In another attempt to mistakenly grab the mantle of the Founding generation, the better to cloak their anti-federalist intentions, the far right through Ed Morrissey of Hot Air seizes on a CNN poll showing that Americans “believe the federal government’s become so large and powerful that it poses an immediate threat to the rights and freedoms of ordinary citizens.” He chalks it up to healthcare reform — a measure that hasn’t even passed yet — and seizes on it as a partisan conclusion:
The health-care initiative pushed by the Democrats would put the government into our most personal and private choices, greatly increasing the power of Washington and decreasing the liberty of Americans. After more than seven decades of increasingly statist policy, Americans have belatedly awoken to a crisis in liberty and a fiscal meltdown of the welfare state.
It’s surely not. Anyone who lived through the Bush years would also agree that federal power is a threat to basic liberty. It’s altogether telling, though, that Hot Air considers the question of whether one’s healthcare plan will have federally prescribed minima one of “our most personal and private choices,” while excluding from that definition anything related to truly personal choices like sex, marriage, and even what book to check out from the library, all of which were under even daily attack under the previous administration. Chalk this up to another attempt to exalt as the very definition of “liberty” whether one will be taxed, and on what those taxes will be spent.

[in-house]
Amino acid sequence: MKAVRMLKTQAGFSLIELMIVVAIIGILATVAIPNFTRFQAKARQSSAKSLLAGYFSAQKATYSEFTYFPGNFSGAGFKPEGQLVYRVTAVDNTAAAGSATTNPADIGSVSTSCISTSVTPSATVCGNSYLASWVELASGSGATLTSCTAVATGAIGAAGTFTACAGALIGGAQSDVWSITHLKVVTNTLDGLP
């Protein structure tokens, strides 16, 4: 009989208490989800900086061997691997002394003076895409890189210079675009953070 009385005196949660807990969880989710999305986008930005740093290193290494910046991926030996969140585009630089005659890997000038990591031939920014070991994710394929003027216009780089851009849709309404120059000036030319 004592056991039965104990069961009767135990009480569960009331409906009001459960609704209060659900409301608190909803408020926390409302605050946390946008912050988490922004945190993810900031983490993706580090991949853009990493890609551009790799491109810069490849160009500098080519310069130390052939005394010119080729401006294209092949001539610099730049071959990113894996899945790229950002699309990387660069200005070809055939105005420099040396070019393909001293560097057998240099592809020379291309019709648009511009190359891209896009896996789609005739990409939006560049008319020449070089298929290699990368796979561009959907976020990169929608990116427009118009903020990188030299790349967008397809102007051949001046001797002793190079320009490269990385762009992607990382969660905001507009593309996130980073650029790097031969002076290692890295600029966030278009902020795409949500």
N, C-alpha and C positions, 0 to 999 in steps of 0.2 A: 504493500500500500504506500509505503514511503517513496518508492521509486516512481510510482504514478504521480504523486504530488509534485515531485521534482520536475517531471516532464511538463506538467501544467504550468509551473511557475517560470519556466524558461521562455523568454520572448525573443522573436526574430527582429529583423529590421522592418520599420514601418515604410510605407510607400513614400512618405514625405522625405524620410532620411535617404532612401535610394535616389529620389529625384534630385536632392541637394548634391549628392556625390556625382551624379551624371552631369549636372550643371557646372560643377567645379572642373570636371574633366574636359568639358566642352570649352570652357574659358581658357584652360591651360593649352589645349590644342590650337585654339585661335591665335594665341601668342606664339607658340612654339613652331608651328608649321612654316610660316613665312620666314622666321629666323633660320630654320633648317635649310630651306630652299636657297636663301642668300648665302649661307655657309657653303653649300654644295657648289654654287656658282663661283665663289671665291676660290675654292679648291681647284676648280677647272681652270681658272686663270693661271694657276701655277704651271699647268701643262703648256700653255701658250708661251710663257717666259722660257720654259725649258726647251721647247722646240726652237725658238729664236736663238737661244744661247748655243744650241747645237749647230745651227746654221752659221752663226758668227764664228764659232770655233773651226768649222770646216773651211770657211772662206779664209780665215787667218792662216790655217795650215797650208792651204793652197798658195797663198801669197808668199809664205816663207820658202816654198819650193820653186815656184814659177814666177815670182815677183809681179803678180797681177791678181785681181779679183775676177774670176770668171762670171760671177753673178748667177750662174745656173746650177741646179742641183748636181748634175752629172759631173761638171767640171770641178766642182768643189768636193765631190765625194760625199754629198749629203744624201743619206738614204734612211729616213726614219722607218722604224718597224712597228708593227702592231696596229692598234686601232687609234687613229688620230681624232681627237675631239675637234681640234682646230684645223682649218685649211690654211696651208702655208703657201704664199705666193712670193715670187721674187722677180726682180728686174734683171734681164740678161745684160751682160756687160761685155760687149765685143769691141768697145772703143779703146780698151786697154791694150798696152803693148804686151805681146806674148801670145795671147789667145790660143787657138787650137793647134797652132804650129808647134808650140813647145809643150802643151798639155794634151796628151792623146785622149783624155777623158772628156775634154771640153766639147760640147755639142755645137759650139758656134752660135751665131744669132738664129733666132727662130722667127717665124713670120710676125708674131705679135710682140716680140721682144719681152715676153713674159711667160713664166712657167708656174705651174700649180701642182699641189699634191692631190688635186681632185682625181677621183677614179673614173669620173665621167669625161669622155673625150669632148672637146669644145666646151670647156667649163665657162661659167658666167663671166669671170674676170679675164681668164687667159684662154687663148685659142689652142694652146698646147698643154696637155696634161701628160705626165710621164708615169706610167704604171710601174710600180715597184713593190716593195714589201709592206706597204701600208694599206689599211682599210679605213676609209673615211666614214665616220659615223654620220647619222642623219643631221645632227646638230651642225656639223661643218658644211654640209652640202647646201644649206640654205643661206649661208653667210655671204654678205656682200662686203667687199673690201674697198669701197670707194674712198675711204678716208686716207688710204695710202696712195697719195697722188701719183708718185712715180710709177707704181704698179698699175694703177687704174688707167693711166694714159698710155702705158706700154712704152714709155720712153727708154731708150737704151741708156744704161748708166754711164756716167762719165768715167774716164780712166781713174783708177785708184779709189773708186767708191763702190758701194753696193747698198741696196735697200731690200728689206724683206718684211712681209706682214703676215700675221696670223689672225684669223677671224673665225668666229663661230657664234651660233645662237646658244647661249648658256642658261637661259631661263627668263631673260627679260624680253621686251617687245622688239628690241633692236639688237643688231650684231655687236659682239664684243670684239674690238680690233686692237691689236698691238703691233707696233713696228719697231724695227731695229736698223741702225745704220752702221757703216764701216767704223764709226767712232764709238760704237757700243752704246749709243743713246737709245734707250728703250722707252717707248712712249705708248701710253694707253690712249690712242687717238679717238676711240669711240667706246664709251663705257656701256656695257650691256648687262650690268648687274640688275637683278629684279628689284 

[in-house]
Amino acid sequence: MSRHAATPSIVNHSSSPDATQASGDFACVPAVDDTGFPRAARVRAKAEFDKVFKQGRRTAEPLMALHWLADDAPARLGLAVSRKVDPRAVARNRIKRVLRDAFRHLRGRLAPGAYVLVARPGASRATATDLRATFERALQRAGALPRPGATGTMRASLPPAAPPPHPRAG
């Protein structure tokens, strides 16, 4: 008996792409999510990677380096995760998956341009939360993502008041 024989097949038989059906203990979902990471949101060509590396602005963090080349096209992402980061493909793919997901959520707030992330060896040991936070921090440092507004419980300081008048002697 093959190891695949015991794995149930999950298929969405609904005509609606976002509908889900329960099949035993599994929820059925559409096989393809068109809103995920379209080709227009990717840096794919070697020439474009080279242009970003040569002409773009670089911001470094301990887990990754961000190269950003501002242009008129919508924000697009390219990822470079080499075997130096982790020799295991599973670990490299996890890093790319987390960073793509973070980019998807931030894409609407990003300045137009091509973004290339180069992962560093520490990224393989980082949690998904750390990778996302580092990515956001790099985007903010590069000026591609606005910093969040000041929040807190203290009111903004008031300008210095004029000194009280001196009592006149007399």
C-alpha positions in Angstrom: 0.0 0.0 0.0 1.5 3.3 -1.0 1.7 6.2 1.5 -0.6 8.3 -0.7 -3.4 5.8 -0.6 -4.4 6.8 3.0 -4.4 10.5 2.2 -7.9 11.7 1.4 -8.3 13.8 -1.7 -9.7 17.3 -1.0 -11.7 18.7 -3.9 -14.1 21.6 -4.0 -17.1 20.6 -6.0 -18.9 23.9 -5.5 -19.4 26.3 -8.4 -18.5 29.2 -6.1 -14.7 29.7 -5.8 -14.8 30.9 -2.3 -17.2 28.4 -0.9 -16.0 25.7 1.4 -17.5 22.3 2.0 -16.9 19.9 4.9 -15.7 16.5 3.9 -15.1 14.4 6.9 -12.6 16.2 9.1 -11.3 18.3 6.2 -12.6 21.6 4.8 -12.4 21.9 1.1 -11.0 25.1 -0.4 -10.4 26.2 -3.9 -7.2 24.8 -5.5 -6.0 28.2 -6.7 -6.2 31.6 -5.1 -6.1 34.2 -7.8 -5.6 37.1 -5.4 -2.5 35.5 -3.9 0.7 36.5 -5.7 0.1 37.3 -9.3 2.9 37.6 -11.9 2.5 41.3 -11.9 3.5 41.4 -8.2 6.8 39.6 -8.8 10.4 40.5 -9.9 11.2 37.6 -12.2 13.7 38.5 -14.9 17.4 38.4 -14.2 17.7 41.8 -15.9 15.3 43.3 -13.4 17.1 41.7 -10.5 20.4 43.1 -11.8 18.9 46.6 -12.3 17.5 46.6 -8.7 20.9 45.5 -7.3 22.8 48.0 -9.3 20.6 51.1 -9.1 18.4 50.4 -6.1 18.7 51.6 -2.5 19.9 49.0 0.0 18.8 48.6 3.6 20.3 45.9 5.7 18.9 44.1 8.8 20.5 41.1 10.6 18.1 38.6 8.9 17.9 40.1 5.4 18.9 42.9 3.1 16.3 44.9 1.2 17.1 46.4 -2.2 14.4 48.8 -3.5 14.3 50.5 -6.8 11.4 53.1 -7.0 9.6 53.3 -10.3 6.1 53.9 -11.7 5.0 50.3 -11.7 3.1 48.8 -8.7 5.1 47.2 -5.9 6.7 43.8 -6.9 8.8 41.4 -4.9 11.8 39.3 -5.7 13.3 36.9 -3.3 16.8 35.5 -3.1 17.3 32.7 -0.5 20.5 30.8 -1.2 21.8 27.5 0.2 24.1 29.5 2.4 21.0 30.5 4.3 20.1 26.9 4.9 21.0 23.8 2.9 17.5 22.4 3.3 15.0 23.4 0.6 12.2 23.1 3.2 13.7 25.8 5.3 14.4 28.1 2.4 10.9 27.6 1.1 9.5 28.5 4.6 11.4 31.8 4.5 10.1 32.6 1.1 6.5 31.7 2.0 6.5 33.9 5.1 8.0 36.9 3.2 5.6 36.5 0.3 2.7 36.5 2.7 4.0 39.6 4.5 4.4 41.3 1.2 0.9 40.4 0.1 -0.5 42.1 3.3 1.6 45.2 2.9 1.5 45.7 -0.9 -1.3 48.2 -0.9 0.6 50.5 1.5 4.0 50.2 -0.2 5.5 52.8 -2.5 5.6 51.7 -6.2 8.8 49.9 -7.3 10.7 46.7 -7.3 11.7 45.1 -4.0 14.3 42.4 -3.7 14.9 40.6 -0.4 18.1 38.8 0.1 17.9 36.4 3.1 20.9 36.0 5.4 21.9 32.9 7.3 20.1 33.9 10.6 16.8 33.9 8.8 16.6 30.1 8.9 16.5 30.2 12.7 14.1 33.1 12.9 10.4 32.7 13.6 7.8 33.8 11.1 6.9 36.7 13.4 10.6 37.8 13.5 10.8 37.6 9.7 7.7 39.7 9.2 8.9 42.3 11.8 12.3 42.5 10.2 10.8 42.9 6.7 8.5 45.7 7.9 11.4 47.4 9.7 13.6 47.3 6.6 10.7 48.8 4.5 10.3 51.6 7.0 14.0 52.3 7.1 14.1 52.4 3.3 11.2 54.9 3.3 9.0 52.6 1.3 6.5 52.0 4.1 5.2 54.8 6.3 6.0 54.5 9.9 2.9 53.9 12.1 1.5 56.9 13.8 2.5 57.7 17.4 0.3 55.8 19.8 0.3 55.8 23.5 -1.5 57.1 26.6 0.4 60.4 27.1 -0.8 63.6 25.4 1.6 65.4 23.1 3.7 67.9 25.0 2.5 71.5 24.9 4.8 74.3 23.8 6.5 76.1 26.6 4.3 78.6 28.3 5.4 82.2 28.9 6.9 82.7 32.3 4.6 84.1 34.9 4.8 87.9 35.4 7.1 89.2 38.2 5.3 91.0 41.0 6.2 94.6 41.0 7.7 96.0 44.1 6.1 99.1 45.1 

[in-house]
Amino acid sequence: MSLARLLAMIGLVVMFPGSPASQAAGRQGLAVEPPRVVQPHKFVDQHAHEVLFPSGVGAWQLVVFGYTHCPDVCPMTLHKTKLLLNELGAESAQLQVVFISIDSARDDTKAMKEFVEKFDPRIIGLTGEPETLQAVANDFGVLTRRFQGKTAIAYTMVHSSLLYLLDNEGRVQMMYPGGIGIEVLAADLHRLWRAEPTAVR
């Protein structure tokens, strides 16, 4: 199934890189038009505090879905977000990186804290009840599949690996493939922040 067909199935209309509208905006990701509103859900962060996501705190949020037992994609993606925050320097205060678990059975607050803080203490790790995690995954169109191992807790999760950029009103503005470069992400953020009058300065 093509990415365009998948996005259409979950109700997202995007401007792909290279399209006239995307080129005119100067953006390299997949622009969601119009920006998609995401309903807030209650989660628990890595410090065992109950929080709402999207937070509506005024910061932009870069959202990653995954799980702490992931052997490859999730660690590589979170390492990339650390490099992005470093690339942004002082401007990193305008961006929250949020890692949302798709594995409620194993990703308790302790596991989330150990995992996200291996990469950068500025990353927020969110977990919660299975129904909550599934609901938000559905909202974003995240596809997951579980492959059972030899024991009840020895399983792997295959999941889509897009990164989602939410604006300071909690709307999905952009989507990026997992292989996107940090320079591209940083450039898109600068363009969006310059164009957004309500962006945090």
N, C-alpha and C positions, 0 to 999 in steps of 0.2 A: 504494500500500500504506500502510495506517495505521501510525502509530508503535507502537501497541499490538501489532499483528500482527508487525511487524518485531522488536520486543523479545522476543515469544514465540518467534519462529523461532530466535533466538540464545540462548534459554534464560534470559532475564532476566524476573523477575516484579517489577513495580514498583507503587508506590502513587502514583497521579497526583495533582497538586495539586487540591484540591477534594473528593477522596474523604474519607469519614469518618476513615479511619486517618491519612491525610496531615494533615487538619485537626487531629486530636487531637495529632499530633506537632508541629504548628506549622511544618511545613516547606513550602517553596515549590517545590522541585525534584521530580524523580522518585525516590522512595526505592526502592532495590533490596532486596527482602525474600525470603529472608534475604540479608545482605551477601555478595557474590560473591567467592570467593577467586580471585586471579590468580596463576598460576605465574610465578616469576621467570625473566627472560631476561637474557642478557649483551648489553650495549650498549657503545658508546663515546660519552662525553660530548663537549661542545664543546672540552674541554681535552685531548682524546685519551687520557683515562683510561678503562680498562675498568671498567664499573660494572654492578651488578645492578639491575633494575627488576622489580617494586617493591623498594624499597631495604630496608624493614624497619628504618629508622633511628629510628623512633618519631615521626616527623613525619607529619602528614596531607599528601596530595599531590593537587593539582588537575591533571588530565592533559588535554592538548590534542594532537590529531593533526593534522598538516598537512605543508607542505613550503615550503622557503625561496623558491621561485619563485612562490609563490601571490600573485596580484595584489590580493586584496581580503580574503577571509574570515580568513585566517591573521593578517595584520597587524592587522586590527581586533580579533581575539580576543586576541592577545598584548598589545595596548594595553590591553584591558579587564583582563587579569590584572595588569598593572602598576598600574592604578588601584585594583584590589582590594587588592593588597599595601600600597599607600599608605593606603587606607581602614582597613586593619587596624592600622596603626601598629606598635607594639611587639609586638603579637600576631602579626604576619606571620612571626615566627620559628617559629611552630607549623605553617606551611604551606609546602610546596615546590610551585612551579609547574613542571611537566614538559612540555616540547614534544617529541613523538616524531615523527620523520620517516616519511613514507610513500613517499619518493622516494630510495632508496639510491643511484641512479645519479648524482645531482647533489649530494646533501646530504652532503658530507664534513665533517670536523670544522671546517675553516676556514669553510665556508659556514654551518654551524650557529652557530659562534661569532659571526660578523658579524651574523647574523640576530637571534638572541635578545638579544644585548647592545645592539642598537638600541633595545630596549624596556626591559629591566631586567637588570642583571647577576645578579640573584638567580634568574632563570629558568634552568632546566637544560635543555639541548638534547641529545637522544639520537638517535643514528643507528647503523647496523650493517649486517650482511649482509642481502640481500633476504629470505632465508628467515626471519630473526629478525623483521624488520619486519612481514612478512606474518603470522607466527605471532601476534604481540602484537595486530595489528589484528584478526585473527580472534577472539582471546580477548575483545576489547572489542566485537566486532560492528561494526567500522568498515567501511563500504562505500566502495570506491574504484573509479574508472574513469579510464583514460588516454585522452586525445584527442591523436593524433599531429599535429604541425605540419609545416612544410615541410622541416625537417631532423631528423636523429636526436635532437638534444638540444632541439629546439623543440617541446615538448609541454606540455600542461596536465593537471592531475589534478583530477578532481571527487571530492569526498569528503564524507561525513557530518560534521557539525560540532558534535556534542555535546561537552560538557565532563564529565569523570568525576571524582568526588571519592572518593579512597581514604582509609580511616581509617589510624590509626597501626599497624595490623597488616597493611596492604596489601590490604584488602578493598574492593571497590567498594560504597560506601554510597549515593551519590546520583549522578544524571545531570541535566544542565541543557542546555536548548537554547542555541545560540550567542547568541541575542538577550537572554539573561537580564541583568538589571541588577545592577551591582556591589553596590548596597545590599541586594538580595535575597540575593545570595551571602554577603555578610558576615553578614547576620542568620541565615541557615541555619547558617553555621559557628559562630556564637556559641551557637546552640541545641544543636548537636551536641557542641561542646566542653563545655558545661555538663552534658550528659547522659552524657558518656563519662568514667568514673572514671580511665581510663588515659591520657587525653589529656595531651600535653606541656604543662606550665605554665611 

As Americans, we can all agree that runaway federal power is dangerous, even as we disagree over what aspect ought to worry us the most. But when resolving that question, we should remember, in true fidelity to the Constitution’s drafters, that our current charter was deliberately drafted to strengthen the federal government as pertains to economic matters, thus replacing a central authority bereft, in practice, of any real authority to tax and regulate, on the explicit premise that a strong regulatory power, backed by a strong tax power, was necessary to preserve the union. The amount of ink spilled by men like Alexander Hamilton to defend the necessity of taxation (Federalists #30–36: the largest subject-matter bloc in the Papers) ought to prove that while worrying about taxes is a basic characteristic of American government, so is paying, gladly, to support a union in which we all believe.